Peacebuilding and Masculinity Transformation

Rainbows not Rambos

Event details

IR Seminar

Date & time

Monday 04 November 2019
2pm–3.30pm

Venue

SDSC Reading Room 3.27 Hedley Bull Building corner of Garran Road and Liversidge Street Canberra, ACT 2601
ANU Canberra

Speaker

Dr David Duriesmith, University of Queensland

Contacts

Dr Nicolas Lemay-Hébert
+61 2 6125 0919

While formal peacebuilding initiatives have overwhelmingly focused on shifting men’s relationship to violence, the scholarship on peacebuilding has only recently begun to address the role of masculinities. Academic critiques have suggested that although programs tend to frame their goals as being gender-neutral, they rely on implicit understandings of the relationship between men, masculinity and practices of violence. Simultaneously there has been a rapid growth of programs that attempt to shift notions of masculinity in conflict-affected communities. These initiatives may not be framed in terms of peacebuilding, but directly work with men in conflict-affected sites to shift violent masculinities. This seminar explores the relationship between these two developments, arguing that there need to be more holistic and theoretically robust accounts of peacebuilding and masculinity transformation. Drawing on fieldwork in Fiji and Aceh the presentation will argue against the development of separate ‘masculinities and peace’ programming. In each case, it will be shown that masculinity programming and peacebuilding initiatives both risk stigmatising marginalised men while securing the hegemony of oppressive militarised elites. Such an approach has served to marginalise women within peace programming while failing to address the gendered dynamics of conflict.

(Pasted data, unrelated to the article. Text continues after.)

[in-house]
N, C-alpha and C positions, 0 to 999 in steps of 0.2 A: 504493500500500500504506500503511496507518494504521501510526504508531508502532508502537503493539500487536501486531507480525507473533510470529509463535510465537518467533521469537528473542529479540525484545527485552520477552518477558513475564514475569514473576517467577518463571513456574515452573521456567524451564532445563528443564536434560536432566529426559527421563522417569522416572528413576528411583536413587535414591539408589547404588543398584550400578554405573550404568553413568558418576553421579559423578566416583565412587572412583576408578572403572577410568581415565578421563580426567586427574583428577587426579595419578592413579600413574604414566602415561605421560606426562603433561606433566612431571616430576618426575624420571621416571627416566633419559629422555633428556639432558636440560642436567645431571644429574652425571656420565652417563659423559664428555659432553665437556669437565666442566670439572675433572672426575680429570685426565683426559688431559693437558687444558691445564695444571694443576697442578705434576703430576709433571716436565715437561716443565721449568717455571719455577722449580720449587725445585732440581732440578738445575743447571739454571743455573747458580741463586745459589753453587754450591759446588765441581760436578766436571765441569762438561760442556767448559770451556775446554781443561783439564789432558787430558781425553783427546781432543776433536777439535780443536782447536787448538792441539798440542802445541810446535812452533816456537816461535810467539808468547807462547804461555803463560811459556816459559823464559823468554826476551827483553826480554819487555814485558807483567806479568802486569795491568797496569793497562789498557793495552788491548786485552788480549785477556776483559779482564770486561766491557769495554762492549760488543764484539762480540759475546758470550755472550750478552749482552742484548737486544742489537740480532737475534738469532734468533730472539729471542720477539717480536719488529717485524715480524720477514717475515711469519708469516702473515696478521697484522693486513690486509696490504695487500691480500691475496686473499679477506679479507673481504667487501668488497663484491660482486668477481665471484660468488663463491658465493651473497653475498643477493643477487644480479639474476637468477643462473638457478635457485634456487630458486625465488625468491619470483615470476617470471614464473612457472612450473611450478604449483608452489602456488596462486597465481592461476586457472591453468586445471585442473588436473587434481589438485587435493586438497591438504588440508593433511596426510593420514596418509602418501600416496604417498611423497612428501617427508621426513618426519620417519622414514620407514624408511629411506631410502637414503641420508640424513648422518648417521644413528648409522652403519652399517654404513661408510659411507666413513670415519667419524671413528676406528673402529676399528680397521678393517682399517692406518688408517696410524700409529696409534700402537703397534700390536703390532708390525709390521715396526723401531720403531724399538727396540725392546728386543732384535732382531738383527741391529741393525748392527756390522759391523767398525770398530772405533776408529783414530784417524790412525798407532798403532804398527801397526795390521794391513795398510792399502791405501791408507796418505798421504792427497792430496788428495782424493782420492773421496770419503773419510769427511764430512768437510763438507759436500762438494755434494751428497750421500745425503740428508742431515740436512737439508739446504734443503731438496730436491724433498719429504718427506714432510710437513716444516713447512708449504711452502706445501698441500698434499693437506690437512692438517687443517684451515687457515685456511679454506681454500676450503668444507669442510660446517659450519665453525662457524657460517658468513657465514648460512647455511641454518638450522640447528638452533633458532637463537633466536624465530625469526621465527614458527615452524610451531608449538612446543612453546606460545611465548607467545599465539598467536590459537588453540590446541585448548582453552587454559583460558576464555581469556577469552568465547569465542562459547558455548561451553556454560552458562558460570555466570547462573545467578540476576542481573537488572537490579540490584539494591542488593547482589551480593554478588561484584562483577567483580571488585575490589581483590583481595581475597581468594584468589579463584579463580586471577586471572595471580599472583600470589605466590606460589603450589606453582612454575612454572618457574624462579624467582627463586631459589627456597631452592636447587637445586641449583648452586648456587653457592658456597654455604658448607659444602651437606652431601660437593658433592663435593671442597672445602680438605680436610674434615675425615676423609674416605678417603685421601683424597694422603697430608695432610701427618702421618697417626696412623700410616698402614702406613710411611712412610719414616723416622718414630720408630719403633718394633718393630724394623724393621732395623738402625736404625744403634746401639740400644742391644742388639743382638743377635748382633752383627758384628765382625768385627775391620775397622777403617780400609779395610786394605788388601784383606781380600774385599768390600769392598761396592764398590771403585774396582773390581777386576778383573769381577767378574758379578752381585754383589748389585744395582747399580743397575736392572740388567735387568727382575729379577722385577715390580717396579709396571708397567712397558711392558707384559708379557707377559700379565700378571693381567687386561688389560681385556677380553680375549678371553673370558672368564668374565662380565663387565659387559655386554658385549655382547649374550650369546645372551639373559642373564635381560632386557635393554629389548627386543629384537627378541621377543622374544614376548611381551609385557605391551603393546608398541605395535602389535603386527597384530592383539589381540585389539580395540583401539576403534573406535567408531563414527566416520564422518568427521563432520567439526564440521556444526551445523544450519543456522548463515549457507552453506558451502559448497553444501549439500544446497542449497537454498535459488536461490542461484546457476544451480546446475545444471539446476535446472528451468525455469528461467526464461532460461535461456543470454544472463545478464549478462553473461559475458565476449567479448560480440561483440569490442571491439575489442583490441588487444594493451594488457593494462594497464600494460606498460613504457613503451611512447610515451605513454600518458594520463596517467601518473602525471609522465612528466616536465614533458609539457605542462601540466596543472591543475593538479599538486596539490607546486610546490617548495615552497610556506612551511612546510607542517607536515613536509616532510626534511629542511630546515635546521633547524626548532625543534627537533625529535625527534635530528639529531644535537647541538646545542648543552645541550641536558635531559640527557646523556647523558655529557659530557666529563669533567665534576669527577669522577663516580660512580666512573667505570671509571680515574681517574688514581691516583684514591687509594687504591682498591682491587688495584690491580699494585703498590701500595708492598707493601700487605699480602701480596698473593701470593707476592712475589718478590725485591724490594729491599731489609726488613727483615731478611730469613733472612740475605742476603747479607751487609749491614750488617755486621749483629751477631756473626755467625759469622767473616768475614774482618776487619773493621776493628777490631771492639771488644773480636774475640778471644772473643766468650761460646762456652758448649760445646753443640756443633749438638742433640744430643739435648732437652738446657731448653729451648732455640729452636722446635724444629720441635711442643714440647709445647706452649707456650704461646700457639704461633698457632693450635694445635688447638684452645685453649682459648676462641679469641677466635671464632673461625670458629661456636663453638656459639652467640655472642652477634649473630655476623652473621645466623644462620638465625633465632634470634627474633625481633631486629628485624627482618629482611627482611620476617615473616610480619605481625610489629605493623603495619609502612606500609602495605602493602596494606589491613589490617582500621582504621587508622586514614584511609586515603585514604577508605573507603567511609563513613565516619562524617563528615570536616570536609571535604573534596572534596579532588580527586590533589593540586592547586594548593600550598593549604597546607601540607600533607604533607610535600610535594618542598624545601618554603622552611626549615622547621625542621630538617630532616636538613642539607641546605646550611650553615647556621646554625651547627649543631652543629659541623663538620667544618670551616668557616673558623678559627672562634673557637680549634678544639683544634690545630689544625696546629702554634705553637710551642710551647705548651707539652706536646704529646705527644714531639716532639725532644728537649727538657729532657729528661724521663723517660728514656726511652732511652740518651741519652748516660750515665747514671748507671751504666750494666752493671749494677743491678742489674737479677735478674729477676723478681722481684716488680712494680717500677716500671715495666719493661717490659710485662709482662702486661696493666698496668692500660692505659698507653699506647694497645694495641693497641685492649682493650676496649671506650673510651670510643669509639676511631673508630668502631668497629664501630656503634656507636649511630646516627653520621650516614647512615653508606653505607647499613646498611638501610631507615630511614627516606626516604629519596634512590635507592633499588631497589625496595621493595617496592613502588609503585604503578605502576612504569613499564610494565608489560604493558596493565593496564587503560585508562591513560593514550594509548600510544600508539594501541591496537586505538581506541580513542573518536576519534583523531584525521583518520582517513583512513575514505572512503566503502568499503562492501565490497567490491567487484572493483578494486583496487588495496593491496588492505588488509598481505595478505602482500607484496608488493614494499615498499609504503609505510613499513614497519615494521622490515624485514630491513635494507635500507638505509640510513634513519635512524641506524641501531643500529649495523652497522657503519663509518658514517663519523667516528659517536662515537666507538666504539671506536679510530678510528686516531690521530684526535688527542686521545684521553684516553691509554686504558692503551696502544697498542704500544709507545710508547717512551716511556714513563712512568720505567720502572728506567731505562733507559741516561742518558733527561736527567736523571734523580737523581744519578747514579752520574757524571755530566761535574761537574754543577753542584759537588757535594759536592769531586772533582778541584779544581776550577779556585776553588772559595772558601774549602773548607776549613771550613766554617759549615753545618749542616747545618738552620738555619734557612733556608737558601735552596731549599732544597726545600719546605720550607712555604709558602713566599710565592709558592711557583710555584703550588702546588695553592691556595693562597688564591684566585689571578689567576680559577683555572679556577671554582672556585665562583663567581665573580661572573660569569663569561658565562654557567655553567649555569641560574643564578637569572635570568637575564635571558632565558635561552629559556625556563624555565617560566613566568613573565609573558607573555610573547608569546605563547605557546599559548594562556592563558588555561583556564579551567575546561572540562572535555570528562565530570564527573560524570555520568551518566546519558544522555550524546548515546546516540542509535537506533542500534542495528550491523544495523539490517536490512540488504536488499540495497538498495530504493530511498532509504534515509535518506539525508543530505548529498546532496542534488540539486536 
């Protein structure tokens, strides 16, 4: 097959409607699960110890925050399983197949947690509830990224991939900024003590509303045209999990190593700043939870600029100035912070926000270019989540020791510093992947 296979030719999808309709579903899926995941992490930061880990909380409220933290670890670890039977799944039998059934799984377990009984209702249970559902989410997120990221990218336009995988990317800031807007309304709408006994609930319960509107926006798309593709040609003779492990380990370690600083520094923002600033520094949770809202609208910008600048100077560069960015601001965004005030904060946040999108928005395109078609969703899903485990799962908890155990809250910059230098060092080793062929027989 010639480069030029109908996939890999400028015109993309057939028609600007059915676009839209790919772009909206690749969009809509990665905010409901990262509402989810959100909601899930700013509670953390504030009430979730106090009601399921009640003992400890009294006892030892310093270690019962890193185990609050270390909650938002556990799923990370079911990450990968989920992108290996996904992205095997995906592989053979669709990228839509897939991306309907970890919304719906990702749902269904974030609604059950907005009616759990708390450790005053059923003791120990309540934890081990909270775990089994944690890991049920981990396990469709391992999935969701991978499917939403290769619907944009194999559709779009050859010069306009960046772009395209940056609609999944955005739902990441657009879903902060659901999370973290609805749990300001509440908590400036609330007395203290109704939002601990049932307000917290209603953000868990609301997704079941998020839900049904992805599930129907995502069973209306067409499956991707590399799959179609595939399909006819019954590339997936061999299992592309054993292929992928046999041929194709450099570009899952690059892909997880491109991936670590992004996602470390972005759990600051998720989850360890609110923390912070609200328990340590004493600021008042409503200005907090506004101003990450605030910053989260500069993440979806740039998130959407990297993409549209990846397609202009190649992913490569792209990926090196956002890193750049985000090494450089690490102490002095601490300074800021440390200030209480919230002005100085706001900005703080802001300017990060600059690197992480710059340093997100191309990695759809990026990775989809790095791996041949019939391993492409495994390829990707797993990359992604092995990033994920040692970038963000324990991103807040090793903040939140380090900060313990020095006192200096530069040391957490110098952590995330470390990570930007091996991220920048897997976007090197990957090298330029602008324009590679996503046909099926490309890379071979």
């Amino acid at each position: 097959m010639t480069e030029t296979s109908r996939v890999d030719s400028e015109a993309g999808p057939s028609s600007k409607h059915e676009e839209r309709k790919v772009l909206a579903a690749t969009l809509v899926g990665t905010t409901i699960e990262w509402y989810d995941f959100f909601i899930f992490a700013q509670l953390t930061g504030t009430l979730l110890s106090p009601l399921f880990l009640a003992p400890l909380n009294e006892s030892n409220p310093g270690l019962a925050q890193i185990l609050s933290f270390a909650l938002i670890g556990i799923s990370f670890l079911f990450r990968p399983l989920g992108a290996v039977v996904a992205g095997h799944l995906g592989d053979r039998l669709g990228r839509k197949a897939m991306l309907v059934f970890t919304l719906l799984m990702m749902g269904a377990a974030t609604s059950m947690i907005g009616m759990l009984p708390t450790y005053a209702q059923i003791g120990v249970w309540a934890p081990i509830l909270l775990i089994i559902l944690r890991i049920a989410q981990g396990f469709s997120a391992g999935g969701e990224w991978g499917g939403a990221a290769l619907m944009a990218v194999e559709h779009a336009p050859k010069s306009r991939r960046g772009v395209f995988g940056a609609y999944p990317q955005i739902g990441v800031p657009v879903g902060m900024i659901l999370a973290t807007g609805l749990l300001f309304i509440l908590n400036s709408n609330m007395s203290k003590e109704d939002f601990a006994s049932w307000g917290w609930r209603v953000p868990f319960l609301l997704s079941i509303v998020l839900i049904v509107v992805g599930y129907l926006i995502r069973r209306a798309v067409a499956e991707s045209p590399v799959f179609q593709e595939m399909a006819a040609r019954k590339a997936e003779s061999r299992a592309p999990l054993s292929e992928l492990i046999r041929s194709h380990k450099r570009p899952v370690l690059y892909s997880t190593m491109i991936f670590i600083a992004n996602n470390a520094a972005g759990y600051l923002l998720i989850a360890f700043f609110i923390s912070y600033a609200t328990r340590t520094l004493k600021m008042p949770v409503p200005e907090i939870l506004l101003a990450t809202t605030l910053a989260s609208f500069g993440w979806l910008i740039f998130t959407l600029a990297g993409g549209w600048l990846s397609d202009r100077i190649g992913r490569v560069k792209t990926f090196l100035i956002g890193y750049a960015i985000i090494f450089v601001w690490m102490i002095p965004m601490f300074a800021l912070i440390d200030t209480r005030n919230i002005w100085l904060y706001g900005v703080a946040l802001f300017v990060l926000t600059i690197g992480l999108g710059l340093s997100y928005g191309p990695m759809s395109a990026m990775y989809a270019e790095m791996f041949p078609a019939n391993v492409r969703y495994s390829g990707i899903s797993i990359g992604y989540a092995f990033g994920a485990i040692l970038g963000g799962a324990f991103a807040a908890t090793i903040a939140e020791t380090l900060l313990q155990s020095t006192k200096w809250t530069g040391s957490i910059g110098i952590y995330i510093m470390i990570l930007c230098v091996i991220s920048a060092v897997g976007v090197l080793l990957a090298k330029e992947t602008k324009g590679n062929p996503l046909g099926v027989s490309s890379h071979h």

Dr David Duriesmith is a UQ Development Fellow in the School of Political Science & International Studies, University of Queensland. He works on masculinities and peacebuilding with a direct focus on masculinity programs and violence prevention. His PhD examined the role of masculinity in constructing new wars. David’s research explores large-scale conceptual problems within security with a particular emphasis on the social and structural role of gender. By examining the breakdown of relationships between groups of men in Sierra Leone and South Sudan, he found that the emergence of virulent conflict during the 1990s could be conceptualised as a form of aggressive gender politics challenging the prevailing gender order.

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